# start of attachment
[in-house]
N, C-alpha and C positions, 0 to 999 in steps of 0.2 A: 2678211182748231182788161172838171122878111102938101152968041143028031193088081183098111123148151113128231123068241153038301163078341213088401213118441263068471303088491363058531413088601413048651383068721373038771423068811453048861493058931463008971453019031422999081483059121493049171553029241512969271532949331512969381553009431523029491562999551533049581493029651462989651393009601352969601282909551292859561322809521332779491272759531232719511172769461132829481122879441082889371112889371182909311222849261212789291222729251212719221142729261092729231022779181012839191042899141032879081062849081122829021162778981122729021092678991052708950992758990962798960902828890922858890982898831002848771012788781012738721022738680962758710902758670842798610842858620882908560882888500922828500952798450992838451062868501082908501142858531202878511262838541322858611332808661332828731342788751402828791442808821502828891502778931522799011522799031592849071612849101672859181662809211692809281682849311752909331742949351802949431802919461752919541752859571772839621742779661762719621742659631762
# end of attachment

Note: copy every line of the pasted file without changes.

[in-house]
N, C-alpha and C positions, 0 to 999 in steps of 0.2 A: 2678211182748231182788161172838171122878111102938101152968041143028031193088081183098111123148151113128231123068241153038301163078341213088401213118441263068471303088491363058531413088601413048651383068721373038771423068811453048861493058931463008971453019031422999081483059121493049171553029241512969271532949331512969381553009431523029491562999551533049581493029651462989651393009601352969601282909551292859561322809521332779491272759531232719511172769461132829481122879441082889371112889371182909311222849261212789291222729251212719221142729261092729231022779181012839191042899141032879081062849081122829021162778981122729021092678991052708950992758990962798960902828890922858890982898831002848771012788781012738721022738680962758710902758670842798610842858620882908560882888500922828500952798450992838451062868501082908501142858531202878511262838541322858611332808661332828731342788751402828791442808821502828891502778931522799011522799031592849071612849101672859181662809211692809281682849311752909331742949351802949431802919461752919541752859571772839621742779661762719621742659631762